# Exercise 64102 solve find the impulse response x 0 ax

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Exercise 6.4.102 : Solve (find the impulse response) x 0 + ax = δ ( t ) , x (0) = 0 , x 0 (0) = 0 . Exercise 6.4.103 : Suppose that Lx = δ ( t ) , x (0) = 0 , x 0 (0) = 0 , has the solution x ( t ) = cos ( t ) for t > 0 . Find (in closed form) the solution to Lx = sin( t ) , x (0) = 0 , x 0 (0) = 0 for t > 0 . Exercise 6.4.104 : Compute L - 1 n s 2 s 2 + 1 o . Exercise 6.4.105 : Compute L - 1 n 3 s 2 e - s + 2 s 2 o .
294 CHAPTER 6. THE LAPLACE TRANSFORM
Chapter 7 Power series methods 7.1 Power series Note: 1 or 1.5 lecture, §8.1 in [EP], §5.1 in [BD] Many functions can be written in terms of a power series X k = 0 a k ( x - x 0 ) k . If we assume that a solution of a di ff erential equation is written as a power series, then perhaps we can use a method reminiscent of undetermined coe ffi cients. That is, we will try to solve for the numbers a k . Before we can carry out this process, let us review some results and concepts about power series. 7.1.1 Definition As we said, a power series is an expression such as X k = 0 a k ( x - x 0 ) k = a 0 + a 1 ( x - x 0 ) + a 2 ( x - x 0 ) 2 + a 3 ( x - x 0 ) 3 + · · · , (7.1) where a 0 , a 1 , a 2 , . . . , a k , . . . and x 0 are constants. Let S n ( x ) = n X k = 0 a k ( x - x 0 ) k = a 0 + a 1 ( x - x 0 ) + a 2 ( x - x 0 ) 2 + a 3 ( x - x 0 ) 3 + · · · + a n ( x - x 0 ) n , denote the so-called partial sum . If for some x , the limit lim n →∞ S n ( x ) = lim n →∞ n X k = 0 a k ( x - x 0 ) k 295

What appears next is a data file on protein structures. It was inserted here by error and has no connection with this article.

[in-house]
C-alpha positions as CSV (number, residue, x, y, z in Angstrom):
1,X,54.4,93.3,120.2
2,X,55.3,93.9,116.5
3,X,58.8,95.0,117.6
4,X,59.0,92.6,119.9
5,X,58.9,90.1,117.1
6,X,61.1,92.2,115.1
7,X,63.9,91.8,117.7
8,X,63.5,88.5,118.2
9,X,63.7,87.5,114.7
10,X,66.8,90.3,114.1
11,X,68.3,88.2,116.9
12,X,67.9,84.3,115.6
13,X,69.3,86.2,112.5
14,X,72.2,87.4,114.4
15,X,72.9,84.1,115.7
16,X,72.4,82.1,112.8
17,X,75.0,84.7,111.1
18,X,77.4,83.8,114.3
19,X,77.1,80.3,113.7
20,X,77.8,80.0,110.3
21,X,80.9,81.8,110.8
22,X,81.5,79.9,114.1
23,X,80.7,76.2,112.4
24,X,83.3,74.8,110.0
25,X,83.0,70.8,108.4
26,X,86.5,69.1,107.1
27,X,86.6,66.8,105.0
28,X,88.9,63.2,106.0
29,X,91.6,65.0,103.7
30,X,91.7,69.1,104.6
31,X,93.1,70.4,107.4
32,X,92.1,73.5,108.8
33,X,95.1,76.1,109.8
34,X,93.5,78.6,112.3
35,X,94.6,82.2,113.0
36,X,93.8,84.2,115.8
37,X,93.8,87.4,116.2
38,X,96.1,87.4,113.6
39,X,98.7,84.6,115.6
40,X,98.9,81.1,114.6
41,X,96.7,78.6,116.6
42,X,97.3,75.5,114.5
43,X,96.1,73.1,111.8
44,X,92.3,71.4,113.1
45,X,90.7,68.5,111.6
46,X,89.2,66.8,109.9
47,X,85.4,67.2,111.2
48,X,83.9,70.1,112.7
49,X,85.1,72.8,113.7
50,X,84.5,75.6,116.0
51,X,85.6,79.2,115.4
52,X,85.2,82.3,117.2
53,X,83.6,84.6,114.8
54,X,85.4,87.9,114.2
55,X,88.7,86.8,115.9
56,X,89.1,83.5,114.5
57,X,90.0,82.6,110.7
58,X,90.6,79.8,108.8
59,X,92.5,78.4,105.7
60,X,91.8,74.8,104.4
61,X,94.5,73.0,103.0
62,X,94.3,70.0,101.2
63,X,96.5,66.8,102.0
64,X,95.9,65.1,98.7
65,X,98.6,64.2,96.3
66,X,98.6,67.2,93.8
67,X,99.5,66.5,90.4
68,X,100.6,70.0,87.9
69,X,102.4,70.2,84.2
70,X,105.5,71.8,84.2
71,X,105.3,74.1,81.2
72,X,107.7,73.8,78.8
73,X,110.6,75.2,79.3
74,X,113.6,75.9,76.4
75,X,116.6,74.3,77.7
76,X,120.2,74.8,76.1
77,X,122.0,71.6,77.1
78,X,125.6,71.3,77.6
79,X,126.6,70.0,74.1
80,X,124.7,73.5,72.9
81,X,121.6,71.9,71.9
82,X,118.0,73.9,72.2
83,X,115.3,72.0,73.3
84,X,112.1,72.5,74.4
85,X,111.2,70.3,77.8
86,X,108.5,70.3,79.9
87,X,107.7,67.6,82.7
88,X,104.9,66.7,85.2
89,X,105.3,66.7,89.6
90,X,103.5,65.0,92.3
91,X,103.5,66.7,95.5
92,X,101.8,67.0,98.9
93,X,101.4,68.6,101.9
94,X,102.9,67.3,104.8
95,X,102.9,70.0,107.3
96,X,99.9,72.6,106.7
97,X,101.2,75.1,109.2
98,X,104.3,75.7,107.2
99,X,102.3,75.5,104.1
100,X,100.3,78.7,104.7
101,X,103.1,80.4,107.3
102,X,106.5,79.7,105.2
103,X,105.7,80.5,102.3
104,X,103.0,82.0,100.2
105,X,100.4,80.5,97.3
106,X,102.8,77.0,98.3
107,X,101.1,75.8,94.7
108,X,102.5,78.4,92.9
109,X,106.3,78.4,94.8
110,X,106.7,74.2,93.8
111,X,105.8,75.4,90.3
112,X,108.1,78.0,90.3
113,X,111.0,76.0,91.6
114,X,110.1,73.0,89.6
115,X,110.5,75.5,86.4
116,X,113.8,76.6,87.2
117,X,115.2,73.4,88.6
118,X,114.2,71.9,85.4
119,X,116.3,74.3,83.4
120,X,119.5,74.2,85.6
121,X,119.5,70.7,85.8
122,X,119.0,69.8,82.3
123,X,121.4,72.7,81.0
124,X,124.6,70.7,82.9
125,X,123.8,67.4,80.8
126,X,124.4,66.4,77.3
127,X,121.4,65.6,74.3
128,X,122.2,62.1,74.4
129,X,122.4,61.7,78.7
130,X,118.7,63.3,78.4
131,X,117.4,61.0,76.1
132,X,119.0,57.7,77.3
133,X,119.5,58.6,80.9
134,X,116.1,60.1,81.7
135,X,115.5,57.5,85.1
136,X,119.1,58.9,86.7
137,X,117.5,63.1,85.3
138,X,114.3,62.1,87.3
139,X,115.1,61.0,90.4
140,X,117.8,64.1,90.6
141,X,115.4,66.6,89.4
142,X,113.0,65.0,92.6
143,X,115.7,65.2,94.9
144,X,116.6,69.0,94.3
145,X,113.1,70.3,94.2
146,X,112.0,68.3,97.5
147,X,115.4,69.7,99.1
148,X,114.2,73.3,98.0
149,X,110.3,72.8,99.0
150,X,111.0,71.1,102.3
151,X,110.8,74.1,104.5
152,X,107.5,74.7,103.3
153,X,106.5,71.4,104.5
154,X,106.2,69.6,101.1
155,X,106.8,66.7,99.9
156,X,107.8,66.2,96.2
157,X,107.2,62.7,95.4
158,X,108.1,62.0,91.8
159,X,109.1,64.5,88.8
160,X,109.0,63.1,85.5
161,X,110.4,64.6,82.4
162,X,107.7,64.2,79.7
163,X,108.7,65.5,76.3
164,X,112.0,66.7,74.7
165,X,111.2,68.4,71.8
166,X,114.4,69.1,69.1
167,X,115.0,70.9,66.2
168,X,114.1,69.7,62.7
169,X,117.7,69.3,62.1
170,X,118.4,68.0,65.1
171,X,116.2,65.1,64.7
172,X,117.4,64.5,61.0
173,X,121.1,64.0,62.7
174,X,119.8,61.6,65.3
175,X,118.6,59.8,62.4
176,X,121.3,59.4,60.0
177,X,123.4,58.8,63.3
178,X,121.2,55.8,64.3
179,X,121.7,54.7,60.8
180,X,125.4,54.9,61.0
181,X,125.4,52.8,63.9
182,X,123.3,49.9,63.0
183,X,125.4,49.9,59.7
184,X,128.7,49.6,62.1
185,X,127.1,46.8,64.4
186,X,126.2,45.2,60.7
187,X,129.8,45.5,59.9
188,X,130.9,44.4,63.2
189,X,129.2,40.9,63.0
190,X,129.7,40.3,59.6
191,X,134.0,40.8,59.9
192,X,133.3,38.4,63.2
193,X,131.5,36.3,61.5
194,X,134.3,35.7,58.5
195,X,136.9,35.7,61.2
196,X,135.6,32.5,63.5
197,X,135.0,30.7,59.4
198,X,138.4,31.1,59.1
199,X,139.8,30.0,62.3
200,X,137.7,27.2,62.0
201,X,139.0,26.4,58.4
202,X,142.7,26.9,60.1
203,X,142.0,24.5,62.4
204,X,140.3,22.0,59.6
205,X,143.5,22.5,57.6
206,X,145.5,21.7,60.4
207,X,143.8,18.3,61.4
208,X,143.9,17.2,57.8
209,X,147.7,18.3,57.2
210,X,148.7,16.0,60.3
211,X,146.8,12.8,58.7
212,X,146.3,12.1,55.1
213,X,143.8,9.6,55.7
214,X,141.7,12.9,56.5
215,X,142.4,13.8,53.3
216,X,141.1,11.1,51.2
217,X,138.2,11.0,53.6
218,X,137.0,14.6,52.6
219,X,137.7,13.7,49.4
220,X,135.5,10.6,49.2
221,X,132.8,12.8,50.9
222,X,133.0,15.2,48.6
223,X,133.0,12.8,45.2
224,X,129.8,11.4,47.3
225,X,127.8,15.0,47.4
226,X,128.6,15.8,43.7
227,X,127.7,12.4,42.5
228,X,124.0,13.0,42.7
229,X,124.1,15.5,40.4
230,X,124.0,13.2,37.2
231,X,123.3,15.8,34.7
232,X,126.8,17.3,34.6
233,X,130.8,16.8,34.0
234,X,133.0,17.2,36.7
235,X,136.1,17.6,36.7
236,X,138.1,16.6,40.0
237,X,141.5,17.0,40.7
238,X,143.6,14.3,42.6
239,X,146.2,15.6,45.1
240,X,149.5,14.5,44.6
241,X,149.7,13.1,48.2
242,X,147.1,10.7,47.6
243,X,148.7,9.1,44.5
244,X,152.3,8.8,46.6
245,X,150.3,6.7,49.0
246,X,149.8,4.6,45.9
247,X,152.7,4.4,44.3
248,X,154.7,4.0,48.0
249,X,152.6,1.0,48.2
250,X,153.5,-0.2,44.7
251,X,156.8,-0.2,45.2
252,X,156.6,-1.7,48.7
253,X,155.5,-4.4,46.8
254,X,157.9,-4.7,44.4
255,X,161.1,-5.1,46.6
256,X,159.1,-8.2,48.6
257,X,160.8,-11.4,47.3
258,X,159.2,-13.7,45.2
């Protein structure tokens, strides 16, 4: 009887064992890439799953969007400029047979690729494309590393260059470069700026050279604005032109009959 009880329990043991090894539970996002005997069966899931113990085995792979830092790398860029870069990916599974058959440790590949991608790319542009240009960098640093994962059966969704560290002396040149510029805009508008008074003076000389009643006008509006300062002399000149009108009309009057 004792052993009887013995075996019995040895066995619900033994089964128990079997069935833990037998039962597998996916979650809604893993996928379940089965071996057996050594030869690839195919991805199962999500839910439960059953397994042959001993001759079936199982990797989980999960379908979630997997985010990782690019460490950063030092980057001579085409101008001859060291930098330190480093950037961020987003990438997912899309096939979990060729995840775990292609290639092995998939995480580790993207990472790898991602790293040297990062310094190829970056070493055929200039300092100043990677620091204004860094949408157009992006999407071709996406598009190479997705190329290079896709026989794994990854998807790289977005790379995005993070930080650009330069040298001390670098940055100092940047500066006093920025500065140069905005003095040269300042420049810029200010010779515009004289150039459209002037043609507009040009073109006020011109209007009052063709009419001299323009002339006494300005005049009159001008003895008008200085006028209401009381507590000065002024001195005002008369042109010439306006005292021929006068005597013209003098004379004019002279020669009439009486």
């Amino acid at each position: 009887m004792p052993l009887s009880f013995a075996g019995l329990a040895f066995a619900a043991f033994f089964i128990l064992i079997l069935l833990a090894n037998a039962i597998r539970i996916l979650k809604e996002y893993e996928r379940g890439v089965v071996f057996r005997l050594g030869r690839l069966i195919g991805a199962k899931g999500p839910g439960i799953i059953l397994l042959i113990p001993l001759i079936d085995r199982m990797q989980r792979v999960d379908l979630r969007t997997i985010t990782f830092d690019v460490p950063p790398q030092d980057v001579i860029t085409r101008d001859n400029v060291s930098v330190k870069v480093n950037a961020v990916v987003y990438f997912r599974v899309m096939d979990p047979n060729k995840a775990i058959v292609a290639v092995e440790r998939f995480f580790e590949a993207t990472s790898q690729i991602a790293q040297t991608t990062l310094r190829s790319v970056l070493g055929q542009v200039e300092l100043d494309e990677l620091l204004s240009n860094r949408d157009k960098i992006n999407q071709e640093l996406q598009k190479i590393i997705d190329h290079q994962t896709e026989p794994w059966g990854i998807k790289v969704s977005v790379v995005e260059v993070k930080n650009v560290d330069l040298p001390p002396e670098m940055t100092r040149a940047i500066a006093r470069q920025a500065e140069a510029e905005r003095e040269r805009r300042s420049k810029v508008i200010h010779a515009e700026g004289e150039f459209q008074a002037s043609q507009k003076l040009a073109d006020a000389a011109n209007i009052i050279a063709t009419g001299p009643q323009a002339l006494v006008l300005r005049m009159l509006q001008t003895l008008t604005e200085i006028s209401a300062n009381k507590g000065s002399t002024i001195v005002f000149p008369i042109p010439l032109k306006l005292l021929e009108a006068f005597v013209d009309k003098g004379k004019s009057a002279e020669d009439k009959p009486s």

296 CHAPTER 7. POWER SERIES METHODS exists, then we say that the series (7.1) converges at x . Note that for x = x 0 , the series always converges to a 0 . When (7.1) converges at any other point x , x 0 , we say that (7.1) is a convergent power series . In this case we write X k = 0 a k ( x - x 0 ) k = lim n →∞ n X k = 0 a k ( x - x 0 ) k . If the series does not converge for any point x , x 0 , we say that the series is divergent . Example 7.1.1: The series X k = 0 1 k ! x k = 1 + x + x 2 2 + x 3 6 + · · · is convergent for any x . Recall that k ! = 1 · 2 · 3 · · · k is the factorial. By convention we define 0! = 1. In fact, you may recall that this series converges to e x . We say that (7.1) converges absolutely at x whenever the limit lim n →∞ n X k = 0 | a k | | x - x 0 | k exists. That is, the series k = 0 | a k | | x - x 0 | k is convergent. If (7.1) converges absolutely at x , then it converges at x . However, the opposite implication is not true. Example 7.1.2: The series X k = 1 1 k x k converges absolutely for all x in the interval ( - 1 , 1). It converges at x = - 1, as k = 1 ( - 1) k k converges (conditionally) by the alternating series test. But the power series does not converge absolutely at x = - 1, because k = 1 1 k does not converge. The series diverges at x = 1. 7.1.2 Radius of convergence If a power series converges absolutely at some x 1 , then for all x such that | x - x 0 | ≤ | x 1 - x 0 | (that is, x is closer than x 1 to x 0 ) we have a k ( x - x 0 ) k a k ( x 1 - x 0 ) k for all k . As the numbers a k ( x 1 - x 0 ) k sum to some finite limit, summing smaller positive numbers a k ( x - x 0 ) k must also have a finite limit. Therefore, the series must converge absolutely at x . We have the following result. Theorem 7.1.1. For a power series (7.1) , there exists a number ρ (we allow ρ = ) called the radius of convergence such that the series converges absolutely on the interval ( x 0 - ρ, x 0 + ρ ) and diverges for x < x 0 - ρ and x > x 0 + ρ . We write ρ = if the series converges for all x.
7.1. POWER SERIES 297 x 0 x 0 + ρ x 0 - ρ diverges